It’s time to make the jump. You’ve put in your time in management, even at the upper level, and you know it’s your turn to see your name stenciled on that ultimate door. You want your turn in the CEO chair. You feel ready, but are you? Really? Stop wondering. While every job is different and every management position requires different nuanced approaches, there are a few core skills every CEO needs to succeed.
Know how to BE in charge rather than ACT in charge. Yes, the buck stops with you, but if you have to keep saying that, you’re not the real boss. This metric begins and ends with the intention and ability to take responsibility. That means you understand what your level of responsibility is and you build your workday around embracing and delivering on that responsibility. Further, you must listen to others, not just to overrule them, but to allow their wisdom to contribute to your collective success. CEO isn’t a “my way or the highway” position, it’s the top of what should be a collaborative pyramid. Sure, it’s your head the rolls when things go bad, but you don’t create all the success any more than you’re actually responsible for all the failure.
Know what to change and what to emulate. Any time there’s a change of power, the culture of the business changes slightly. That’s simply due to differences in people. Everything from competency to personality to leadership style will change the Way Things Go at your business. The key competency here is in knowing what to change and what needs to stay the same. Some elements of company culture are more important than you … forgetting that has been the demise of many CEOs before you.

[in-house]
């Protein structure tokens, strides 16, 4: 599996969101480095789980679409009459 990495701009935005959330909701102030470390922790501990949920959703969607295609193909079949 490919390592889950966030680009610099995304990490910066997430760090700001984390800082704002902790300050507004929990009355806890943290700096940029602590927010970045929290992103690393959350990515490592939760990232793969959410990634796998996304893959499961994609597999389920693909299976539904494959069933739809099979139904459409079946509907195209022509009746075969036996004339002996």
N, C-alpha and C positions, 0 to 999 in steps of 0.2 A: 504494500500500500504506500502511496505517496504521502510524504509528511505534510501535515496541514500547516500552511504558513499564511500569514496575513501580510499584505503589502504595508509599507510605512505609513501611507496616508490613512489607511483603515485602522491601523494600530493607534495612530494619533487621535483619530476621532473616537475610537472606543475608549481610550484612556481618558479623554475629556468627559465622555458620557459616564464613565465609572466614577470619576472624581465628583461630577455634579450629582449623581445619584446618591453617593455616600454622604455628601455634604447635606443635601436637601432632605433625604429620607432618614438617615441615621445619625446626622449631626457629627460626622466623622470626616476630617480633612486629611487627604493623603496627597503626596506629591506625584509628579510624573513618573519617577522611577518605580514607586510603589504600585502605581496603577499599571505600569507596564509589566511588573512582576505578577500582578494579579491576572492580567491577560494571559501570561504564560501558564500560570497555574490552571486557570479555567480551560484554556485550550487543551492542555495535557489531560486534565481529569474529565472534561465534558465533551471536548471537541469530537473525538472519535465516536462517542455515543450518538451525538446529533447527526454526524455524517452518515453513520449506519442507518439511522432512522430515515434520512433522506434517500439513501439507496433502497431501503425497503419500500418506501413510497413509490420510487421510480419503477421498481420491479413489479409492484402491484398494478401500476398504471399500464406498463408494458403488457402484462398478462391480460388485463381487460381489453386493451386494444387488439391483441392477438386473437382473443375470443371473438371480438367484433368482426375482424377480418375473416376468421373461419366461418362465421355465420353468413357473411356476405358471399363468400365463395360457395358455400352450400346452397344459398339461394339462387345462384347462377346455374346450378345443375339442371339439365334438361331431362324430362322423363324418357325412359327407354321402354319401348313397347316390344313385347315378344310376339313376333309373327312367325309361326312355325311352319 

A good CEO knows how to build relationships, both with his key people and between members of his staff or team. If your people are at each other’s throats or if trust is non-existent on your team, it might make for an exciting, competitive environment … but it won’t likely be a healthy one. Sooner or later your people will need to work together to accomplish something that needs doing, and it sure helps when you have plenty of practice and genuine trust.
Finally, you need to understand how to get more out of your assets as well as your people. Change should not be followed by status quo. If you don’t know how to get the same people to produce more or better, and you don’t know how to get more results from the same supplies, you need to step up that skillset.
So, how did you do? Did you check off all the competencies on the list? Are you lacking in any areas? How do you plan to address these weak areas?
Elie Hirschfeld is a real estate developer from NYC.